For $19.95, you can purchase a plaque with your name on it, and for $39.95 you can buy a book listing the Top Hundreds for every state in the country. Buy one for each of your children! Who nominated you? What is the “organization” conferring this honor?

If you point out that the emperor has no clothes, you risk being perceived as negative and pessimistic. But if you have any sort of Internet presence that tracks comments, you know how much spam and other deceptive communication is out there.

Most (spam) comments I receive involve cheap knock-off sunglasses, fake designer handbags, and SEO services. The subject line is eye-catching, but the message is gibberish. Some are unintentionally, but genuinely, hilarious. The goal is simply to get you to open the message.

So enjoy your parade, but take an umbrella. And remember that this message, like many others I deleted, appeared in the stats for this blog:

This system helps cat owners understand their cats better by discussing reasons why cats urinate outside their litter box.

I don’t even have a cat.

∗∗∗∗∗∗∗  Dear readers  ∗∗∗∗∗∗∗

amazon coverThe last weekly post to this blog will be July 3, 2016. After that, see TextCPR on Facebook for occasional new posts. Thanks for nearly four years of readership and engaging comments.

The spirit of this blog is now captured in a book: From the Errors of Others, available online at these links:

Barnes and Noble

Archway Bookstore

Richard Nordquist, Grammar and Composition expert for, says:

From the Errors of Others is a refreshing alternative to those heavy handbooks we never opened in school…. Imagine that: a smart book about writing and speaking effectively that people will actually enjoy reading.”

Insulting with pronouns

bridesmaidsPronouns (he, she, it, they, his, her, its, that, them, this, for example) are useful shortcuts. They allow us to avoid saying:

Sir William Willingham Shropshire has assumed leadership of The International Institute for Global Peace, and the annual meeting of the International Institute for Global Peace was held at the estate of Sir William Willingham Shropshire.

Instead, we can say:

Sir William Willingham Shropshire has assumed leadership of The International Institute for Global Peace and hosted its annual meeting at his estate.

The handy pronouns its and his enabled us to avoid repeating two long and clumsy phrases. But writers, tossing around pronouns with no concern for where they land, often confuse us with unclear pronoun references. Sometimes the ambiguity even results in an unintended insult. Watch for these errors the next time you read a newspaper, magazine, or online article.


  • Because the representative is less committed to saving money than drafting legislation, she sometimes overlooks it.

What does it mean? Does she overlook drafting legislation or saving money? Here’s how the sentence might have been clearer:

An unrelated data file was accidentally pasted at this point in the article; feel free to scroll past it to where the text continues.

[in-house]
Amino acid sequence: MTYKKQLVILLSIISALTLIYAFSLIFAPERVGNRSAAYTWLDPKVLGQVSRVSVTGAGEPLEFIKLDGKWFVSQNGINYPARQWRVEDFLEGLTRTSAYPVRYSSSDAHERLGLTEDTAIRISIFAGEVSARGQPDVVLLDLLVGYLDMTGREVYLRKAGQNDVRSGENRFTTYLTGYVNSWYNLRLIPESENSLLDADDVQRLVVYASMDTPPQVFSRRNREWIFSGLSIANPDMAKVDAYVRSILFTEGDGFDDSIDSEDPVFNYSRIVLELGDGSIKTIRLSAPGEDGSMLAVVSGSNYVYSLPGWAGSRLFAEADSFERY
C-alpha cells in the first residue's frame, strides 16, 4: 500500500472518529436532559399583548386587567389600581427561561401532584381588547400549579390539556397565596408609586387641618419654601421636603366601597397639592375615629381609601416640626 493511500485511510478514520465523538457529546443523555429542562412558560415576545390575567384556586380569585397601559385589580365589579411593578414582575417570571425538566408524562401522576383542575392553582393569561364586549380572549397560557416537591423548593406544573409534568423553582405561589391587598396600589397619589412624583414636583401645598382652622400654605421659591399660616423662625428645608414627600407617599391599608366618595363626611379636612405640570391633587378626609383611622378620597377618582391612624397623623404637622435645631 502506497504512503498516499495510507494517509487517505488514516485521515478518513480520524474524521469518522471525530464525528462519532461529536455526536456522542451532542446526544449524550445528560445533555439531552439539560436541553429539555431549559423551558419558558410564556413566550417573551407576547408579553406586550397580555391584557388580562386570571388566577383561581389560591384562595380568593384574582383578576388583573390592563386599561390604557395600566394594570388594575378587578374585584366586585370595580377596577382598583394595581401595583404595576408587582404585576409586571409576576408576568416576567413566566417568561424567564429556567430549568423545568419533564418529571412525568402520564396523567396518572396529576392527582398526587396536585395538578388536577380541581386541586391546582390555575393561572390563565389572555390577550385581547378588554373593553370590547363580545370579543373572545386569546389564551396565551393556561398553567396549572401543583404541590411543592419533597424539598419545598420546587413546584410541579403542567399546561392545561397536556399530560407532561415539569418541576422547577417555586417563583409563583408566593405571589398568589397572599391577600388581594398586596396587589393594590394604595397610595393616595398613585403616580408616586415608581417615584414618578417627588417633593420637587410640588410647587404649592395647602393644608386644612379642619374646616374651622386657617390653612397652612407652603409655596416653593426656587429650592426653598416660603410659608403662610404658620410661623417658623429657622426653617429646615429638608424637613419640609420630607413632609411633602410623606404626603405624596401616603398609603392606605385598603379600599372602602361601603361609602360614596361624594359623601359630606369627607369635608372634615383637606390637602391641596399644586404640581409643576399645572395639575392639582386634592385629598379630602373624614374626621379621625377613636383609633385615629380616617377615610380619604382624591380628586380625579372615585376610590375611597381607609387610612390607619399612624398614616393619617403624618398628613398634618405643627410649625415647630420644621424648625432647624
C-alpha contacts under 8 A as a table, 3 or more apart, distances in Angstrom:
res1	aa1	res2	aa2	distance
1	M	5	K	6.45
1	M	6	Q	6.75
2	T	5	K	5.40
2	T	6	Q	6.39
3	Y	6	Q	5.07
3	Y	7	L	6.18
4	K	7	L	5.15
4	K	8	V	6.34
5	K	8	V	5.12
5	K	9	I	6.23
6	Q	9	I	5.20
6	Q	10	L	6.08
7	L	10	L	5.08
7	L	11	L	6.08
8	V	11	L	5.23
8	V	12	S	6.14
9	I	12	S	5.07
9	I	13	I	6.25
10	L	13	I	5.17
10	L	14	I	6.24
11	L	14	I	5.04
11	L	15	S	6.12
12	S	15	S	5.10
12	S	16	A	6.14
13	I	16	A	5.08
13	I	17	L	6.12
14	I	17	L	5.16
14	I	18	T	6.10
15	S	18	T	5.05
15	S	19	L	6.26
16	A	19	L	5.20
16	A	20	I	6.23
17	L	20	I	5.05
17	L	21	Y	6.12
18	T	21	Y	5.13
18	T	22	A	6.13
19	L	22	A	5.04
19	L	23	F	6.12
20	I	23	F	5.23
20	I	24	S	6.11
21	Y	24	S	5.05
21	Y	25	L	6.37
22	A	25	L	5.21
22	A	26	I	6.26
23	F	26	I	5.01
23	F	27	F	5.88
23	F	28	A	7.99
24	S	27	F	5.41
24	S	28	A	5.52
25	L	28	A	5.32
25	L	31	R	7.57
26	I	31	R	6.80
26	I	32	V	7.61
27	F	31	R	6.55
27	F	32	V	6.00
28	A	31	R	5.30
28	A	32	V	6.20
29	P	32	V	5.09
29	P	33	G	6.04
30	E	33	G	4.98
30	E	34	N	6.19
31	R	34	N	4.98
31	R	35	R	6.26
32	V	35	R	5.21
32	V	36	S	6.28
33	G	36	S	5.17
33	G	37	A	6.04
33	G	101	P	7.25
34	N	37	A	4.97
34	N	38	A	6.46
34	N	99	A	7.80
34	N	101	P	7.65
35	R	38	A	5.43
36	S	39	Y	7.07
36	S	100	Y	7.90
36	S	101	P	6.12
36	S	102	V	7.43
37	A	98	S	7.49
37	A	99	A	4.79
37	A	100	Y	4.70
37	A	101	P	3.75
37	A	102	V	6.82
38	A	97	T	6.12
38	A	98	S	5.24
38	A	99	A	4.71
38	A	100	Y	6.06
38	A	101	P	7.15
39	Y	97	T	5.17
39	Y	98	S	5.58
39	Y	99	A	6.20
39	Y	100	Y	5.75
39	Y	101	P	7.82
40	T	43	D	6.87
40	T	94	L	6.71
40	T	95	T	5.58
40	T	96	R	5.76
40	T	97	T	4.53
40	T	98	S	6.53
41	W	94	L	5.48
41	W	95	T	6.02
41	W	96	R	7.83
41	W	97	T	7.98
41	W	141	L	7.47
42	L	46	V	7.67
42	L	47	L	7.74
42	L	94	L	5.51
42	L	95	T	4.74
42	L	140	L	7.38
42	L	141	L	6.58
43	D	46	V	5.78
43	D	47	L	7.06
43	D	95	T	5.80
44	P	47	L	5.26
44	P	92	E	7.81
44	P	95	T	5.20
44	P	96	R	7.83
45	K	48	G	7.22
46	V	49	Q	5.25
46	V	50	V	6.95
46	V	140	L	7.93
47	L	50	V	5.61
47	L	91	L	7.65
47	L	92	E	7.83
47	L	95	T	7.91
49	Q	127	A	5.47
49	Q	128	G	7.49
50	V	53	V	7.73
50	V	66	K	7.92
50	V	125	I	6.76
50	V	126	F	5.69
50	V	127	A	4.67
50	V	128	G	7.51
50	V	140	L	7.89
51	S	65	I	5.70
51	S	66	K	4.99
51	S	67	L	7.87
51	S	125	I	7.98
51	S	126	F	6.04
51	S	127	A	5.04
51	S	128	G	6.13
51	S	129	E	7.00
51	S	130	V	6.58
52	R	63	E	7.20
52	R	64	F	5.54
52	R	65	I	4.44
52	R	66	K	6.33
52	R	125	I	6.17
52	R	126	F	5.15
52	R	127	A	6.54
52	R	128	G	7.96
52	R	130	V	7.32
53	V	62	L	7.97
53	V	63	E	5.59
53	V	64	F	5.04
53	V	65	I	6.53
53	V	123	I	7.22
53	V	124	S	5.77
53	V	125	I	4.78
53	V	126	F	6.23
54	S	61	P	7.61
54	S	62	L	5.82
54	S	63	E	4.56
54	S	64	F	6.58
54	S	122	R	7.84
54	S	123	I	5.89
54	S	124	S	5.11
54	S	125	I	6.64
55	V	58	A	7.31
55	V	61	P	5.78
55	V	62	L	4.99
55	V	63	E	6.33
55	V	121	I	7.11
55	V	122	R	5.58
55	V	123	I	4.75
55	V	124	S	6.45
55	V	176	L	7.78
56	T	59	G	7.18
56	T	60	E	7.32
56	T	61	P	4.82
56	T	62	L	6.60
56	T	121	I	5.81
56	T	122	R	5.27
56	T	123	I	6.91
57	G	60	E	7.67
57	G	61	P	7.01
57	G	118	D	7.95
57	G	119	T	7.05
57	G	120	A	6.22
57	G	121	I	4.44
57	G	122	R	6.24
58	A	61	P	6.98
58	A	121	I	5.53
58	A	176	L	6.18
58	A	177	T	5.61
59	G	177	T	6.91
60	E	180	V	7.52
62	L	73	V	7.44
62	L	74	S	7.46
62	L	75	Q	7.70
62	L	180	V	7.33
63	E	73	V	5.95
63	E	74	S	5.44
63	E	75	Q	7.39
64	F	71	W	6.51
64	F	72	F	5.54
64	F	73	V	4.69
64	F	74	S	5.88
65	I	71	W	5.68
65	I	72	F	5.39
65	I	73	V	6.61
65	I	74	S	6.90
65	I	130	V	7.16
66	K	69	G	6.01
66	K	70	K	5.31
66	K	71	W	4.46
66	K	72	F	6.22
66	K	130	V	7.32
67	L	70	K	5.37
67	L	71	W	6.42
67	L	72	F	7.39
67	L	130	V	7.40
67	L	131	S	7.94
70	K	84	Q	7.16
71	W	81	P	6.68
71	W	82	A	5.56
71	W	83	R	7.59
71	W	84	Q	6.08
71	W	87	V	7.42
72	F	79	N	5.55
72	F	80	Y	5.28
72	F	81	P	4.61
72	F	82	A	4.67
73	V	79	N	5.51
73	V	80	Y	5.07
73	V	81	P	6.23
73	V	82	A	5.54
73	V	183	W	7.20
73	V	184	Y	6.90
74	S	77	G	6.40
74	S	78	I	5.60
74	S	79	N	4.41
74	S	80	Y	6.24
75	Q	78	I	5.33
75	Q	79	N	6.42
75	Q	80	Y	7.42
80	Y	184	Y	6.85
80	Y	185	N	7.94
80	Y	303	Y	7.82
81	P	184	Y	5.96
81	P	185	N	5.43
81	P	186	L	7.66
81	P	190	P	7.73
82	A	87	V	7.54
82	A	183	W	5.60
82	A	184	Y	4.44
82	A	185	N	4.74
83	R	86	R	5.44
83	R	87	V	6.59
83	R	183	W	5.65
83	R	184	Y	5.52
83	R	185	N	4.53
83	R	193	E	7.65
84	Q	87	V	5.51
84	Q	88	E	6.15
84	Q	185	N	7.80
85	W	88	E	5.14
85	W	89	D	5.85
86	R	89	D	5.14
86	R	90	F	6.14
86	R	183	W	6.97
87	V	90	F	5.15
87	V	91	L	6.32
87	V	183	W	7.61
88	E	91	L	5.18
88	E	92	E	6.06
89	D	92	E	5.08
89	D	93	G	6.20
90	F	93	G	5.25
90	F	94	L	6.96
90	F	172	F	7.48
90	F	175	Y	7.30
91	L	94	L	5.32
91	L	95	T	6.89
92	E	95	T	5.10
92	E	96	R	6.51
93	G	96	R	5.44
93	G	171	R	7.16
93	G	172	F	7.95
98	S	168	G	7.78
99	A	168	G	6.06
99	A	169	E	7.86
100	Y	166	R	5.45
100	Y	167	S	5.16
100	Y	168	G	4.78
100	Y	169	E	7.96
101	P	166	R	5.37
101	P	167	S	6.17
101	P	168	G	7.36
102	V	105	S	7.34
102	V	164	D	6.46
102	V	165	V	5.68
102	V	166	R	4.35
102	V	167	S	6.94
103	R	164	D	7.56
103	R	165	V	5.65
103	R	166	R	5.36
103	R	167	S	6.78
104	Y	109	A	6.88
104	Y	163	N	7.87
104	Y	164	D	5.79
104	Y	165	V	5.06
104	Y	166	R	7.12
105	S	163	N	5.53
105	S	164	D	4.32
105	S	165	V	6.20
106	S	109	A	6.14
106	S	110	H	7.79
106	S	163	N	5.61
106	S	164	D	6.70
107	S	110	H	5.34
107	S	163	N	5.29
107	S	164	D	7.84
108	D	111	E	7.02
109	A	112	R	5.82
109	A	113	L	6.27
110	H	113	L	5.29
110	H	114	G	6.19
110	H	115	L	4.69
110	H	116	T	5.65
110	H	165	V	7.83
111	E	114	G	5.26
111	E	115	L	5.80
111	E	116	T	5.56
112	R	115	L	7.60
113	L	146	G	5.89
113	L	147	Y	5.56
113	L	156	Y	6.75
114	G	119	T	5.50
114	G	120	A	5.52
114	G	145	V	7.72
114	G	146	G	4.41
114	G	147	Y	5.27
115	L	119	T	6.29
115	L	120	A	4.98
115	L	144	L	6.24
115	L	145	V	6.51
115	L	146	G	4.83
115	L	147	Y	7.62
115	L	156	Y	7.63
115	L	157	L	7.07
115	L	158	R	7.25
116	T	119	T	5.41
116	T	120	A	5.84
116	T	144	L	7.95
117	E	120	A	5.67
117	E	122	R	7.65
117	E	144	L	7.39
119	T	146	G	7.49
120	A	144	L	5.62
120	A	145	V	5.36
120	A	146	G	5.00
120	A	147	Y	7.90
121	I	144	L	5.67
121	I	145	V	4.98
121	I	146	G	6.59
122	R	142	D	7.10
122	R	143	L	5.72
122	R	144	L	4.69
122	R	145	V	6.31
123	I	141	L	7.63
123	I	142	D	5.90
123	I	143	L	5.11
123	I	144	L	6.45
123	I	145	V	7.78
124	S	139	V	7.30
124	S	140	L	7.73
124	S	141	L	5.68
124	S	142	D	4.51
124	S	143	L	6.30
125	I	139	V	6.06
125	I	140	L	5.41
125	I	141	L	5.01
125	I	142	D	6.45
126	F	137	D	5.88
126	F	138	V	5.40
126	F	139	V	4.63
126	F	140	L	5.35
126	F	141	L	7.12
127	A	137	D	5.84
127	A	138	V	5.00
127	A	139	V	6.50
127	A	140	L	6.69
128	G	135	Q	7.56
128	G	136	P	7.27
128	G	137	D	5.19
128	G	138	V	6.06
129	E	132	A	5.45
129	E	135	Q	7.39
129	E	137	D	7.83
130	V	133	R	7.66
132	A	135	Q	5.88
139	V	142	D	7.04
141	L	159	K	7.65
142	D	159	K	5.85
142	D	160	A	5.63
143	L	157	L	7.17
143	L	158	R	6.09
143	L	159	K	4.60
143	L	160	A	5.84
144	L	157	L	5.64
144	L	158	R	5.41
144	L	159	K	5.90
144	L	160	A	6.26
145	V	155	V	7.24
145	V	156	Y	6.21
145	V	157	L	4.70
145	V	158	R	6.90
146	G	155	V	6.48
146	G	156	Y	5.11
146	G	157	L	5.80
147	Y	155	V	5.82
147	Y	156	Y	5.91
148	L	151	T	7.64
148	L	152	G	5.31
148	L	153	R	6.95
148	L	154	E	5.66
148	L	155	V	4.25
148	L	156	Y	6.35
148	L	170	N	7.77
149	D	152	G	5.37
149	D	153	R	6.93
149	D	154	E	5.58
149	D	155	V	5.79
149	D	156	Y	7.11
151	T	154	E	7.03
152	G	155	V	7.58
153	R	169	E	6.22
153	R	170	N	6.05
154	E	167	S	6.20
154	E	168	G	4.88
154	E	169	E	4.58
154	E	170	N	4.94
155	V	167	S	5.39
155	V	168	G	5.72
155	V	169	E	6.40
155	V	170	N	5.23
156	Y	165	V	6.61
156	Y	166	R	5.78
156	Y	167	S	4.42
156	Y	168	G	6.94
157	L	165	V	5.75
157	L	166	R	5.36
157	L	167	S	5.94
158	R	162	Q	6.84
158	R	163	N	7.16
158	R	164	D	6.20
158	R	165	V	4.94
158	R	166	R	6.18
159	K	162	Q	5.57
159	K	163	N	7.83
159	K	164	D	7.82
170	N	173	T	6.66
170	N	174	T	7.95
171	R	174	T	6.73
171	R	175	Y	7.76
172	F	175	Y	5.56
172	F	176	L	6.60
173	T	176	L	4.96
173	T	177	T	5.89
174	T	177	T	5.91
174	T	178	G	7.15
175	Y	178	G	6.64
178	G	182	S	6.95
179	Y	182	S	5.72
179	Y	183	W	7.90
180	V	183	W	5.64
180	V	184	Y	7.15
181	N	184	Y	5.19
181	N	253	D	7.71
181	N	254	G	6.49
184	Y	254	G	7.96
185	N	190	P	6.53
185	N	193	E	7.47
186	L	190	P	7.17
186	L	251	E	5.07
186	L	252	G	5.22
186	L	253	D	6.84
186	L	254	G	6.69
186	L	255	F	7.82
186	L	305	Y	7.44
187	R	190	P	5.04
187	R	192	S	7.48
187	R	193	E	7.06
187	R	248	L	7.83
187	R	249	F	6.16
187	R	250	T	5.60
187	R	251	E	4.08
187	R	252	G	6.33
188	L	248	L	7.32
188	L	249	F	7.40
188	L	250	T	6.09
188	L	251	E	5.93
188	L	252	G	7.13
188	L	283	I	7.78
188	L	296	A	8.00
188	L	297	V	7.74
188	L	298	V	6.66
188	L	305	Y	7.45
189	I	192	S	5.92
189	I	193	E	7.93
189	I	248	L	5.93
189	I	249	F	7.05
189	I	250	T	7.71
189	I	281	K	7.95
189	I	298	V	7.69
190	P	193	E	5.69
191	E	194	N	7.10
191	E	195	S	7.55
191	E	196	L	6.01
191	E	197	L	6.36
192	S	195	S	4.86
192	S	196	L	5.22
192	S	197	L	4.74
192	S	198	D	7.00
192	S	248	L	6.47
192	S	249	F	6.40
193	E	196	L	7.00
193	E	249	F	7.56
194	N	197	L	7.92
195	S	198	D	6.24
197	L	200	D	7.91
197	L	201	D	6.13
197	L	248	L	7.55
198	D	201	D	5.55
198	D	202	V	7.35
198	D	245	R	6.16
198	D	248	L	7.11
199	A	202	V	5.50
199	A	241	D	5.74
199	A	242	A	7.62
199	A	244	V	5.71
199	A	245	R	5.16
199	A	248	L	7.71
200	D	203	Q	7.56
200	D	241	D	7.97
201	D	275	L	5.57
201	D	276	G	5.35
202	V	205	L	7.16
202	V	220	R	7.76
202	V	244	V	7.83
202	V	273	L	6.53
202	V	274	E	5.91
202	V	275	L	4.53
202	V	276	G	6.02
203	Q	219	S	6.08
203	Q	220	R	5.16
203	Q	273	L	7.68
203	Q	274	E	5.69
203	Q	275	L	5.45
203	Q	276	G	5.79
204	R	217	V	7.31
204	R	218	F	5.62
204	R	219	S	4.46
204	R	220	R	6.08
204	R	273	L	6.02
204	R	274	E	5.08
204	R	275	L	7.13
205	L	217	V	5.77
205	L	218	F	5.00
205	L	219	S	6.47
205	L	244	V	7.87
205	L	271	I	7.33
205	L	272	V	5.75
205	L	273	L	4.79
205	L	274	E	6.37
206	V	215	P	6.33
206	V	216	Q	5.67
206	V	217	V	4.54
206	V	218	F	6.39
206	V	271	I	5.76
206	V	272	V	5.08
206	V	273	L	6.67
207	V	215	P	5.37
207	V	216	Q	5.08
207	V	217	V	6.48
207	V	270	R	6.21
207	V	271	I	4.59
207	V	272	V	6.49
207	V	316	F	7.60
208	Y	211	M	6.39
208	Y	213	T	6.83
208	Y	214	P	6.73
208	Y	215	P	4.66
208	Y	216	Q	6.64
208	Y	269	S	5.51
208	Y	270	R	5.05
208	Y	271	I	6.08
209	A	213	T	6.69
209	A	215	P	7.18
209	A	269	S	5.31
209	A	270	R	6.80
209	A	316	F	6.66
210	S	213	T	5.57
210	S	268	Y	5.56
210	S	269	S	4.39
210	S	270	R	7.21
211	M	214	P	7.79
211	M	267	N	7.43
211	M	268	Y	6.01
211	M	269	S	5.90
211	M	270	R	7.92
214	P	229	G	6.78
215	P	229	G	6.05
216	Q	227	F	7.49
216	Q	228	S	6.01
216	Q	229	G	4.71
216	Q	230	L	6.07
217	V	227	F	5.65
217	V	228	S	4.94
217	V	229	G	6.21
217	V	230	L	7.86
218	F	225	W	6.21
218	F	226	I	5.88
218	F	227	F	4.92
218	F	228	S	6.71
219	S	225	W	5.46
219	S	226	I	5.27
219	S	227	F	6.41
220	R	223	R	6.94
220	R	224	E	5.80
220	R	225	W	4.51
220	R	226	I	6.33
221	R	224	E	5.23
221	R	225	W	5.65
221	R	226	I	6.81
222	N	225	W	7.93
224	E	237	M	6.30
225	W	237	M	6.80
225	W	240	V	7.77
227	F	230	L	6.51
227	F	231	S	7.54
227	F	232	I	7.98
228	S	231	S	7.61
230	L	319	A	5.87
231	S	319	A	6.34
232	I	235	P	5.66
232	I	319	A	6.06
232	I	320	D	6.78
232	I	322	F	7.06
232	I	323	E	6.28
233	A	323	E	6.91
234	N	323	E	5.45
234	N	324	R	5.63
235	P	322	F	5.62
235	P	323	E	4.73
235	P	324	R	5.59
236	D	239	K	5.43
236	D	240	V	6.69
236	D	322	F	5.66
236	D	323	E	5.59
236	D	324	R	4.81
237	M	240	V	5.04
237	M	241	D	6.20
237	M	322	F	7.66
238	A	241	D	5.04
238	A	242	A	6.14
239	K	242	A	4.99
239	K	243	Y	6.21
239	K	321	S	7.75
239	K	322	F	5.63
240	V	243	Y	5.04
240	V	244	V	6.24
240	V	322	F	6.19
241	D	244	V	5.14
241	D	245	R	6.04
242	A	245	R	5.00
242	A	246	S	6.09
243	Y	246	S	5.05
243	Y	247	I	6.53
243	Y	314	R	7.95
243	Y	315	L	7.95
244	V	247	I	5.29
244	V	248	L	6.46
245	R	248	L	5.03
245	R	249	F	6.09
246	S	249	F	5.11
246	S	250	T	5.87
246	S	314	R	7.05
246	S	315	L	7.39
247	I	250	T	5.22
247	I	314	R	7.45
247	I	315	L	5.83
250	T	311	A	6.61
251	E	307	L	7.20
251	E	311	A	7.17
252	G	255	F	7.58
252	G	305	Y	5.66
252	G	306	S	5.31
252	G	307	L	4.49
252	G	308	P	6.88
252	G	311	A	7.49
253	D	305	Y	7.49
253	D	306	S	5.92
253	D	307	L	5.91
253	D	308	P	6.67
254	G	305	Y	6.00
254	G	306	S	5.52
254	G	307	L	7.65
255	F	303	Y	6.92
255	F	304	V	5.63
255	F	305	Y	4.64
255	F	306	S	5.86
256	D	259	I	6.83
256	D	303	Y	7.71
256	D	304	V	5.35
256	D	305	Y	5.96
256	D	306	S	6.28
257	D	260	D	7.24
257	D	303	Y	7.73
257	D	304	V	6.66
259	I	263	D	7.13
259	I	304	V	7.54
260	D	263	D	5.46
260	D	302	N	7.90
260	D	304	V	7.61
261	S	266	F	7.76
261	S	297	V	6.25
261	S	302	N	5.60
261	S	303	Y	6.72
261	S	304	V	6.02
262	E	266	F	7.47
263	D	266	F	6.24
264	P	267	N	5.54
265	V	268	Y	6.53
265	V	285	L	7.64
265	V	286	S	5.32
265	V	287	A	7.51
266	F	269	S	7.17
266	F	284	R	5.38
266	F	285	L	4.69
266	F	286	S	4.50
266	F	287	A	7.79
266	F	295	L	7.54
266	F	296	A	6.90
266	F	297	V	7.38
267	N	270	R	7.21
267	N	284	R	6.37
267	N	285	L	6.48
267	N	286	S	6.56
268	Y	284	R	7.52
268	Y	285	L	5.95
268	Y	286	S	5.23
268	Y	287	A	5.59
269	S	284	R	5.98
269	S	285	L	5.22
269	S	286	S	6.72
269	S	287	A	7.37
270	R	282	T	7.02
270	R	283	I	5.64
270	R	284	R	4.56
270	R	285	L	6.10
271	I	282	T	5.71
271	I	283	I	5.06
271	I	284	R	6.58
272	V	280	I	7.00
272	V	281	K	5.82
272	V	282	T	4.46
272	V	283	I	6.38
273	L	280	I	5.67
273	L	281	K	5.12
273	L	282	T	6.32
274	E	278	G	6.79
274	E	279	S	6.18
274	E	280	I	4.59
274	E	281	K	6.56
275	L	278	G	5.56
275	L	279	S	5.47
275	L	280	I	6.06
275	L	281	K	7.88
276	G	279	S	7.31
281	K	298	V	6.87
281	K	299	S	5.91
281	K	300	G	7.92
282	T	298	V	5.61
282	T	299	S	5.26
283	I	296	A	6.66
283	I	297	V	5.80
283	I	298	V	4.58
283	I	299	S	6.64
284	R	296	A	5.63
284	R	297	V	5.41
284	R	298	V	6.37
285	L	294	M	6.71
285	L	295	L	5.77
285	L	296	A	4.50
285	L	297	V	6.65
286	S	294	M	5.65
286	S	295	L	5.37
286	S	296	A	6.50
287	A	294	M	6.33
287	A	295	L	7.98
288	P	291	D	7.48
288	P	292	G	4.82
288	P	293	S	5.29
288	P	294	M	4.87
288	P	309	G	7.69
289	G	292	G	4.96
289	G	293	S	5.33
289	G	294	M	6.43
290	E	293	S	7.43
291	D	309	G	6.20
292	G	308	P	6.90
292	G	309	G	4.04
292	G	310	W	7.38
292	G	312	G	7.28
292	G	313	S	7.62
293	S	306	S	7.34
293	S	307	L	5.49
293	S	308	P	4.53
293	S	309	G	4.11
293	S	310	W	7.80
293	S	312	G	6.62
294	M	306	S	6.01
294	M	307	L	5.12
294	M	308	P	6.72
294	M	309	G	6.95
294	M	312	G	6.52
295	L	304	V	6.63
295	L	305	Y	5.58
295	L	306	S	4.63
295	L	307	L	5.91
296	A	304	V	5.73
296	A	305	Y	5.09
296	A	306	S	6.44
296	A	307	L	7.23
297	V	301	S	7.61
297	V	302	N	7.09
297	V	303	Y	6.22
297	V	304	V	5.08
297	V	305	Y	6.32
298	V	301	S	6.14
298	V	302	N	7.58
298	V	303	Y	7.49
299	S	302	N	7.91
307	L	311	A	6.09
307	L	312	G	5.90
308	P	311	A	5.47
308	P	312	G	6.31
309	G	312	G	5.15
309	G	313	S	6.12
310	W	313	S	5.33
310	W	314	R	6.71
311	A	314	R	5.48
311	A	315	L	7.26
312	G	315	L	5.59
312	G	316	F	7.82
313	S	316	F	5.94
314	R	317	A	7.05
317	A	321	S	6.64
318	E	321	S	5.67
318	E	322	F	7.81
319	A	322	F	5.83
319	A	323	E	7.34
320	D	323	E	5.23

The representative sometimes overlooks saving money because she is committed to drafting legislation.

  • Stewart has a great vocabulary. That is how he is able to convince people he is smart.

Pronouns have to refer to something. That suggests an action, but it has no referent in the first sentence. Simply having a good vocabulary does nothing to convince anyone of anything. Here’s a clearer version:

Stewart uses his great vocabulary to convince people he is smart.

  • The bride told the maid of honor she hated her dress because it made her look fat.

Is the bride referring to her own dress or to the bridesmaid’s dress? This is either an insecure bride or a snarky bridezilla who doesn’t deserve an honor attendant. Let’s hope it was this one:

The bride told the maid of honor, “I hate my dress. It makes me look fat.” […followed by reassurances that she is beautiful and this is her special day …]

My friend’s dad told me his pet peeve was a guy who confuses pronouns, just like he does. But, as he always says, he’s an idiot and his opinion has never mattered much to him.

Insulting with pronouns. See how easy that is?

∗∗∗∗∗∗∗  Dear readers  ∗∗∗∗∗∗∗

amazon coverThe last weekly post to this blog will be July 3, 2016. After that, see TextCPR on Facebook for occasional new posts. Thanks for nearly four years of readership and engaging comments.

The spirit of this blog is now captured in a book: From the Errors of Others, available online at these links:

Barnes and Noble

Archway Bookstore

Richard Nordquist, Grammar and Composition expert for, says:

From the Errors of Others is a refreshing alternative to those heavy handbooks we never opened in school…. Imagine that: a smart book about writing and speaking effectively that people will actually enjoy reading.”

That hidden fat

pinch fatIn this age of body-shaming, no one wants to use words like bony, scrawny, chubby, pudgy, or fat. We say slim, willowy, curvy, big-boned … euphemisms to avoid making people feel awkward about their physiques. But when it comes to writing, almost everyone needs a wakeup call, even if it hurts.

Your writing is probably fat. Sorry, but there’s no other word for it. We all use meaningless clichés without even realizing it. They’re part of our conversational vocabularies, and they creep into our writing like midnight refrigerator raids. You ask, “Why should I care? I’m not a swimsuit model – I mean – professional writer!” Perhaps not. But you might write emails, business reports, letters to the editor, announcements, notices, or bulletins for the Cub Scouts.